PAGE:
2 charged with conspiring with Boston man to help IS group
BOSTON (AP) — Two men were charged Friday with conspiring to help the Islamic State group by plotting with a Boston terror suspect to kill a conservative blogger known for provoking Muslims.
Nicholas Rovinski, 24, of Warwick, Rhode Island, made a brief appearance in federal court in Boston on Friday on a charge of conspiring to provide material support to terrorists. David Wright, 25, of Everett, Massachusetts, was initially arrested last week.
Both men are accused of scheming with Usaama Rahim, 26, of Boston, who was killed last week by terror investigators who had him under 24-hour surveillance. Authorities say Rahim lunged at police with a military-style knife, but his family has questioned that account, noting a knife isn’t seen in a grainy surveillance video cited by authorities.
Wright, Rahim’s nephew, told the FBI he met Rovinski about a year ago through Facebook, and they began communicating, according to an FBI affidavit.
The affidavit says the three men initially planned to behead a political activist whom law enforcement officials have identified as Pamela Geller, a blogger who campaigned against a mosque near the World Trade Center site in New York and organized a Prophet Muhammad cartoon contest in Texas.
Rovinski, wearing a blue T-shirt and gray sweatpants, did not enter a plea at Friday’s appearance. His lawyer declined to comment afterward. But earlier, Rovinski’s mother, Lori, told reporters, “It’s not true. That’s all I can say. It’ll all come out.”
Wright’s lawyer, Jessica Hedges, didn’t immediately return a call seeking comment on the new charge. Wright has been in custody since his arrest last week on a charge of conspiracy to destroy evidence.
Both Rovinski and Wright are scheduled to appear in court for a detention hearing June 19. Prosecutors said Friday that they’ll ask for Rovinski to be held without bail until his trial because he poses a “significant threat” to public safety.
Wright and Rovinski told authorities that during a meeting with Rahim on May 31, they discussed plans to behead Geller, according to the affidavit.
Two days later, Rahim called Wright and told him in a recorded conversation that he had “changed plans” and now wanted to attack “those boys in blue,” referring to police, either that day or the following day, the affidavit states.
Wright is accused of encouraging Rahim to “be steadfast in his intentions” and to destroy his phone and wipe his laptop computer to prevent law enforcement from searching them.
“In the course of this conversation, Rahim made several statements including his awareness that he might die during the attack,” the affidavit states.
About two hours after that conversation, Rahim was approached in a parking lot by Boston police officers and FBI agents. He was shot and killed after he refused commands to drop his knife, responding, “you drop yours,” the affidavit says.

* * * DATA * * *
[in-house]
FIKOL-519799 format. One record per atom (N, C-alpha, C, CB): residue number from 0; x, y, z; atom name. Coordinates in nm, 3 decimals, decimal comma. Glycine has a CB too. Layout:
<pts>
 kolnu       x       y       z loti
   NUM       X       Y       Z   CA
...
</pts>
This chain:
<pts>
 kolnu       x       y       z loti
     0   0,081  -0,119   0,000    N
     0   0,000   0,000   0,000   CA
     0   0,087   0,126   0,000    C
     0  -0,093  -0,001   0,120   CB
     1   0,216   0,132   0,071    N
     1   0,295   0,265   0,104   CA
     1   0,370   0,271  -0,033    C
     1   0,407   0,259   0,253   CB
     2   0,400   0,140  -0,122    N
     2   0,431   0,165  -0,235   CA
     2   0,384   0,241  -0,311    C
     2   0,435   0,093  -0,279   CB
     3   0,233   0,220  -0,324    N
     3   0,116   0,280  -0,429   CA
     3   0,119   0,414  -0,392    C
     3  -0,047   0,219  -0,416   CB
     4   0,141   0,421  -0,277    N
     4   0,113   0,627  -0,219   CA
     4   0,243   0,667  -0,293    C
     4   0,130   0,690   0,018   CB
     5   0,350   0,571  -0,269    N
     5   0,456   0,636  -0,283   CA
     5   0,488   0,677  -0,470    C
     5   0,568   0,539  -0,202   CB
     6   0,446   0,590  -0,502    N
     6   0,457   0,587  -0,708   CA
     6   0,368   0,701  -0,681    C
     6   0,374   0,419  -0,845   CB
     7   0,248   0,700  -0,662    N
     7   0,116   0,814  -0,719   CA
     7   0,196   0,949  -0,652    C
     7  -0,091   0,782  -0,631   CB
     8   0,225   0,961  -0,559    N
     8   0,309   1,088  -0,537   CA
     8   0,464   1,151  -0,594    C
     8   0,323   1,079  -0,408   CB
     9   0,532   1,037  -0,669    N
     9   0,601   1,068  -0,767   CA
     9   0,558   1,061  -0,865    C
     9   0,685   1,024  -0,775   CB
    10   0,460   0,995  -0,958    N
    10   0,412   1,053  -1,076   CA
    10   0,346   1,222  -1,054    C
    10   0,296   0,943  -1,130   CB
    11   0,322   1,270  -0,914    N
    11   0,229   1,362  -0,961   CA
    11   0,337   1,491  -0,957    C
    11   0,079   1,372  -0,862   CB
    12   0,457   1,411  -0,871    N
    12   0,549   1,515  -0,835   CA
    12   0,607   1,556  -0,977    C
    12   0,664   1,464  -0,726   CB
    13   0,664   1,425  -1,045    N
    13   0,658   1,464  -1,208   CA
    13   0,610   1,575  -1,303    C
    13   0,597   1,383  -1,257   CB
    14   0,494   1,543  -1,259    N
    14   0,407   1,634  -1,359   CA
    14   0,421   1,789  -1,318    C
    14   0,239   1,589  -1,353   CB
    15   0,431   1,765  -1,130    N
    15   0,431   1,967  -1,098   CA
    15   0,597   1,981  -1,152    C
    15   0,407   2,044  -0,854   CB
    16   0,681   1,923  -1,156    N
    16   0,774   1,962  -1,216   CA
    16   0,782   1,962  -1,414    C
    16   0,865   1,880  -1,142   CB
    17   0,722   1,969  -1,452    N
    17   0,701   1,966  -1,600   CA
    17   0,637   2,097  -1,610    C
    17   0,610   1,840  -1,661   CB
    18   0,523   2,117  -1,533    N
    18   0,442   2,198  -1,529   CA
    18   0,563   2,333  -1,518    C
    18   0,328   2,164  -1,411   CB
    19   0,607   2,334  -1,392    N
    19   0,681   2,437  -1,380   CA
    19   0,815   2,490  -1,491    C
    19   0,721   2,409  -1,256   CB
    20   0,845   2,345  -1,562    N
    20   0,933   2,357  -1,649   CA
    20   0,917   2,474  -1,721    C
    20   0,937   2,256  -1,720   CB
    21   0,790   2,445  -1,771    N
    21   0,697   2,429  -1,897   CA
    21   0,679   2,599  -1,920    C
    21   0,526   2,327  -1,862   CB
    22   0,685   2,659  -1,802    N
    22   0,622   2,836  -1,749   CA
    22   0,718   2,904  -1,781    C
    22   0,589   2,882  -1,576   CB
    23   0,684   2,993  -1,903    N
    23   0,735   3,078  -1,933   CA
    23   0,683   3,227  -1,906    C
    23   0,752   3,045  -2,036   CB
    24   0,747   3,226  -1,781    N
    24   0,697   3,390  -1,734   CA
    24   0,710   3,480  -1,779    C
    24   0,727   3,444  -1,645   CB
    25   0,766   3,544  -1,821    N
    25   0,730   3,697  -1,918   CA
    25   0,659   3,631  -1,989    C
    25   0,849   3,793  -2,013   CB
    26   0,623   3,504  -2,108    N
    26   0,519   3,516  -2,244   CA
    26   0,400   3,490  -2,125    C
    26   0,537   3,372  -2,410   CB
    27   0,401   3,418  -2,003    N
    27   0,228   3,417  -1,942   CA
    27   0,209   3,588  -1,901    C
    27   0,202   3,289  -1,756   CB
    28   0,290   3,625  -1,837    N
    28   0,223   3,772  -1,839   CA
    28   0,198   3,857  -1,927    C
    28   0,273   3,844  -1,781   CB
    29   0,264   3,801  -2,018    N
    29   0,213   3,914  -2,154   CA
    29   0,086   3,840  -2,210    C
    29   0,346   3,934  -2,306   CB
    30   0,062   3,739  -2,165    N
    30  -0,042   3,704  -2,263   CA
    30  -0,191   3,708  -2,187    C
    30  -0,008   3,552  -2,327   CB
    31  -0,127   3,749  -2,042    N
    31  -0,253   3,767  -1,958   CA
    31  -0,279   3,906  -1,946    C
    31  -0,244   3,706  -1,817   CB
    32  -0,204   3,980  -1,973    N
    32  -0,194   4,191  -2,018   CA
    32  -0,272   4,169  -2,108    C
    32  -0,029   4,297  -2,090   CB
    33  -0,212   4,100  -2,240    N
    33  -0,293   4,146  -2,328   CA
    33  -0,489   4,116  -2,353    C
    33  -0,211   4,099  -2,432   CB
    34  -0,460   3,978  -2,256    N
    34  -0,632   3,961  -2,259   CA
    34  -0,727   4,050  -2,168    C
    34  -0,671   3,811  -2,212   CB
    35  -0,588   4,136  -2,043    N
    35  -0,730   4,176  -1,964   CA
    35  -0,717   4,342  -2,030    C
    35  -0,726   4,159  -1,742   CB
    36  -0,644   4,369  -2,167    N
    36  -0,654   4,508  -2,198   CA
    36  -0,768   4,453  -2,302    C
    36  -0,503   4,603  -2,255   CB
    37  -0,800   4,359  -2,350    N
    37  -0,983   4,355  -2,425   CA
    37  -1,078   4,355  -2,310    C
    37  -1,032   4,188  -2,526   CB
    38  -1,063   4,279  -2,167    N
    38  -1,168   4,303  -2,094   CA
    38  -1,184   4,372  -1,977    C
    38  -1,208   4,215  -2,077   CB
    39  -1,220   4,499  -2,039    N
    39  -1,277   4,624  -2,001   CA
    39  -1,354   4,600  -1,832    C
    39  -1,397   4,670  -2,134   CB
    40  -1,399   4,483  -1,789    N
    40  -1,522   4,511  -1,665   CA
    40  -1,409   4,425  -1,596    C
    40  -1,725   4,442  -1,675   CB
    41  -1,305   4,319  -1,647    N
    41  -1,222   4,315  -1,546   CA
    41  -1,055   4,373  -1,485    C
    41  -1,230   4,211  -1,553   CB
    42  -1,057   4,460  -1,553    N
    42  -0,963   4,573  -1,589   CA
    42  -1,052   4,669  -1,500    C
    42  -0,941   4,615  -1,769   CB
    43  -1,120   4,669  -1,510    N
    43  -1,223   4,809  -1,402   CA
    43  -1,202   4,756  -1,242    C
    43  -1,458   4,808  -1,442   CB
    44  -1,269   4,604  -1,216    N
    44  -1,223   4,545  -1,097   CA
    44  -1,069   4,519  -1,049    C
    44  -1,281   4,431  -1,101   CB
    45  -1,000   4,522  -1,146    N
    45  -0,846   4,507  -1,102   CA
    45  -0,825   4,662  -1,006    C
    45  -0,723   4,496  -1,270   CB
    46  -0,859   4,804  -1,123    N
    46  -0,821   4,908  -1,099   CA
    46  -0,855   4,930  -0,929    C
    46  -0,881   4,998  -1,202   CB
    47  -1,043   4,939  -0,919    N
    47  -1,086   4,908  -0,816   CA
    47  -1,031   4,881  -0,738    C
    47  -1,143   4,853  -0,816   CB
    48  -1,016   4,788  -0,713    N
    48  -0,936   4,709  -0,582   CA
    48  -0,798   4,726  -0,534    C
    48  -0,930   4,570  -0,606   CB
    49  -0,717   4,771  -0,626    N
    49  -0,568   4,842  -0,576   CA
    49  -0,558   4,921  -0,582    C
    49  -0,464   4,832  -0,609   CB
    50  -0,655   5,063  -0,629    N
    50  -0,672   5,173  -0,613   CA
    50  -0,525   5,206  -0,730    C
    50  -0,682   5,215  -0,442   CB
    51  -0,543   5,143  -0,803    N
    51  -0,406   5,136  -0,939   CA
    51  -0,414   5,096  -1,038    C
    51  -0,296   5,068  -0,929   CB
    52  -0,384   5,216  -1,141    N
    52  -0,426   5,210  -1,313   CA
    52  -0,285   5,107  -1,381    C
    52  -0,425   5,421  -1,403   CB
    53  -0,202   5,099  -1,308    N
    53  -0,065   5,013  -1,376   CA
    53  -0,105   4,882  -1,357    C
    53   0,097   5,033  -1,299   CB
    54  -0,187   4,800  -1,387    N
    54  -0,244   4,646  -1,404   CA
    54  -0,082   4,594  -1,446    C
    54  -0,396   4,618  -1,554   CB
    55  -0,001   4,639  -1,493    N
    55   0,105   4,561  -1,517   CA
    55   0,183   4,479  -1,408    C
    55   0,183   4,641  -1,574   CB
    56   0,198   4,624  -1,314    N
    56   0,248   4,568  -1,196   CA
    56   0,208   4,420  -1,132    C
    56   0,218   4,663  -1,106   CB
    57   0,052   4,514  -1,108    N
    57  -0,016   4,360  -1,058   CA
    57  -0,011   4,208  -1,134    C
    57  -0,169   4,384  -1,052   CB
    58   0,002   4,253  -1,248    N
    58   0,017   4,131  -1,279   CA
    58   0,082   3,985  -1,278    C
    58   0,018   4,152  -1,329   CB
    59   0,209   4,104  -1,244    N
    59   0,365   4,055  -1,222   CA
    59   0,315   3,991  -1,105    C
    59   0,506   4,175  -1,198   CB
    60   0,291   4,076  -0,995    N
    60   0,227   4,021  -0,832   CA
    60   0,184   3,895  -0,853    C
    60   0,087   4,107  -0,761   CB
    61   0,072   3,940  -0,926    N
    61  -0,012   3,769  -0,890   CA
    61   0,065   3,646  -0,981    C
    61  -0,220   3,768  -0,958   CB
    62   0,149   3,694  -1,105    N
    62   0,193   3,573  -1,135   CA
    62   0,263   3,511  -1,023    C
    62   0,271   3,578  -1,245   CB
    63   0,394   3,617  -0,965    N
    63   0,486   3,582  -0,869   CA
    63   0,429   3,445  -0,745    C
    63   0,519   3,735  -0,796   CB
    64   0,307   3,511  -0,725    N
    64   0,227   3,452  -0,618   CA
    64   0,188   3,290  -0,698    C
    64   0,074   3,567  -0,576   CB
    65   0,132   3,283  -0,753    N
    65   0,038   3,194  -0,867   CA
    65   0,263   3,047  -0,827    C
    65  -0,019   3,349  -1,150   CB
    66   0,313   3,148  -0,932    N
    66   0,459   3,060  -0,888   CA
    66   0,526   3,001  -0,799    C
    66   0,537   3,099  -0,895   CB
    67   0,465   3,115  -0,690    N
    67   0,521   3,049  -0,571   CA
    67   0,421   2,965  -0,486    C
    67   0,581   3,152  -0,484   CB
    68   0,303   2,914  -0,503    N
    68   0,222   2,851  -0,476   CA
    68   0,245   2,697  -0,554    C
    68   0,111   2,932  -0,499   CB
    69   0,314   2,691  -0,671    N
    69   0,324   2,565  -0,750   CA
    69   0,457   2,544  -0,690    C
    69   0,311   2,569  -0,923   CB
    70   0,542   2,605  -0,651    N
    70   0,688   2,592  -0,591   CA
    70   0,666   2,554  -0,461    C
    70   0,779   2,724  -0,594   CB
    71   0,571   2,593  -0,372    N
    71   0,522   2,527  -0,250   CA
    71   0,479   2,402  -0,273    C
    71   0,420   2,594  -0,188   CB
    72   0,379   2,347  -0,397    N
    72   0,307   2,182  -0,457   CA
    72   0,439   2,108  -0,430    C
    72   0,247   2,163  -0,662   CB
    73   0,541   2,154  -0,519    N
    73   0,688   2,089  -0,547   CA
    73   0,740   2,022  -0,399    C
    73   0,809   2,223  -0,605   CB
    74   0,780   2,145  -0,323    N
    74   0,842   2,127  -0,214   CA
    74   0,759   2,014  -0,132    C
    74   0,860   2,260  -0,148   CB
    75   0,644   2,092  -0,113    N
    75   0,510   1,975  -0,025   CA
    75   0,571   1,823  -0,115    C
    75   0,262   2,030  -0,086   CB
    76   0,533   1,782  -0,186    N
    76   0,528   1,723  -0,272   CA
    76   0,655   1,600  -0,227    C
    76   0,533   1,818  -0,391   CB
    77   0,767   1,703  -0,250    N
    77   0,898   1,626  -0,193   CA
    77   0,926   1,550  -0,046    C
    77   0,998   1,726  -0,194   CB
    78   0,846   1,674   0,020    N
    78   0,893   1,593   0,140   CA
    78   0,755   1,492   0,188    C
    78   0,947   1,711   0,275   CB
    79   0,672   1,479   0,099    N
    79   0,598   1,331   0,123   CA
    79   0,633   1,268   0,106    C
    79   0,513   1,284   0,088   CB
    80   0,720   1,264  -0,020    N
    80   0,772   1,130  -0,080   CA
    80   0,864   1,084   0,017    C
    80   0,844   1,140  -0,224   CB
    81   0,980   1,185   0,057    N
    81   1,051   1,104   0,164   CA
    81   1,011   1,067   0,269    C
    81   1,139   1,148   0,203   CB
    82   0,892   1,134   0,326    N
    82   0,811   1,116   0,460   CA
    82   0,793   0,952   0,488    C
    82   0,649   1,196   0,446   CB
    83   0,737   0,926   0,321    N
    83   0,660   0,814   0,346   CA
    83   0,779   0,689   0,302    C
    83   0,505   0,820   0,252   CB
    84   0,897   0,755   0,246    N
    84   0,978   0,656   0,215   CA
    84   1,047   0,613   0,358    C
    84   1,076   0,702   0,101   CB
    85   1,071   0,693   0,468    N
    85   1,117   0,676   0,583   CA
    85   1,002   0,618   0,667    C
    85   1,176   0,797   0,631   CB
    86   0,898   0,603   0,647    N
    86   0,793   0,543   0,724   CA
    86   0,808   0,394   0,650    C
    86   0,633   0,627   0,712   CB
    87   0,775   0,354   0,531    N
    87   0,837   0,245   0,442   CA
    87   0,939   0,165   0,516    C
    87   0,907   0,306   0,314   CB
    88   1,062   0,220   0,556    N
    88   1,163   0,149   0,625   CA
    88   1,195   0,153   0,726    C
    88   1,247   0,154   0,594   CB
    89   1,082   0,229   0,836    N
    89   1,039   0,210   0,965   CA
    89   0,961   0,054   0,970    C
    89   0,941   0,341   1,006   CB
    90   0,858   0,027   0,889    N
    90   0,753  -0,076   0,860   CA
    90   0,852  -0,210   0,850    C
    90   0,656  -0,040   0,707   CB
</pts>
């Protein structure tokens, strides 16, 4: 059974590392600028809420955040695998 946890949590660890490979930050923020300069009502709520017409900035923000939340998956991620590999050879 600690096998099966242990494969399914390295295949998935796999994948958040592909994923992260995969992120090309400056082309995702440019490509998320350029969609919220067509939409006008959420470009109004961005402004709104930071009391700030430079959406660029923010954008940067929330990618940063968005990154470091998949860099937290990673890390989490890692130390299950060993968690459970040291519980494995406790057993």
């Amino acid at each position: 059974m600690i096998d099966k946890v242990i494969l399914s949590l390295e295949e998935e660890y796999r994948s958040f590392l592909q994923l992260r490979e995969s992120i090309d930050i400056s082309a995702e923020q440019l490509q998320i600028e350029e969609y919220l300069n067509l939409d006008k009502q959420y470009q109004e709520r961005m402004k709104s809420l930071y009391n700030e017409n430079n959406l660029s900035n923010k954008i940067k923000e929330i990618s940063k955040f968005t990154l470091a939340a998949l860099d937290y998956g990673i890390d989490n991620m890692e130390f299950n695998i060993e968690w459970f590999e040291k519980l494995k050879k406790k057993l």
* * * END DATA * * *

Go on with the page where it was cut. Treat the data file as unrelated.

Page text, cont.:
The complaint says the men targeted Geller after she organized the May cartoon contest. Muslims generally believe any physical depiction of the Prophet Muhammad is blasphemous. Two men showed up with assault rifles and began firing, and a police officer shot them to death.
Days later, the Islamic State group publicly condemned Geller and called for her “slaughter.”
“They want to make an example out of me to frighten the rest of the US into silence and submission,” Geller wrote in an email to The Associated Press last week after authorities confirmed she was the original target of the plot.
Using social media, Islamic State has called for attacks against residents of countries participating in the U.S.-led coalition against it.
The affidavit says that for the last six months, Rovinski has been posting comments on YouTube and Twitter supporting the Islamic State group. For at least two months, he has viewed videos about making weapons and uploaded them to his YouTube account, the affidavit says.
CNN reported that one of its producers exchanged messages with Rovinski in March as part of research on Americans drawn to jihadists online. “I am not violent at heart but push the wrong button and its (sic) not pretty,” he wrote, according to CNN.
During an interview with the FBI after Rahim was killed, Rovinski told agents he converted to Islam two years ago and was drawn to the teachings of the Islamic State group “because they represent the more pure and honest form of the religion.”
Associated Press writer Collin Binkley contributed to this report.
Copyright © The Associated Press. All rights reserved. This material may not be published, broadcast, rewritten or redistributed.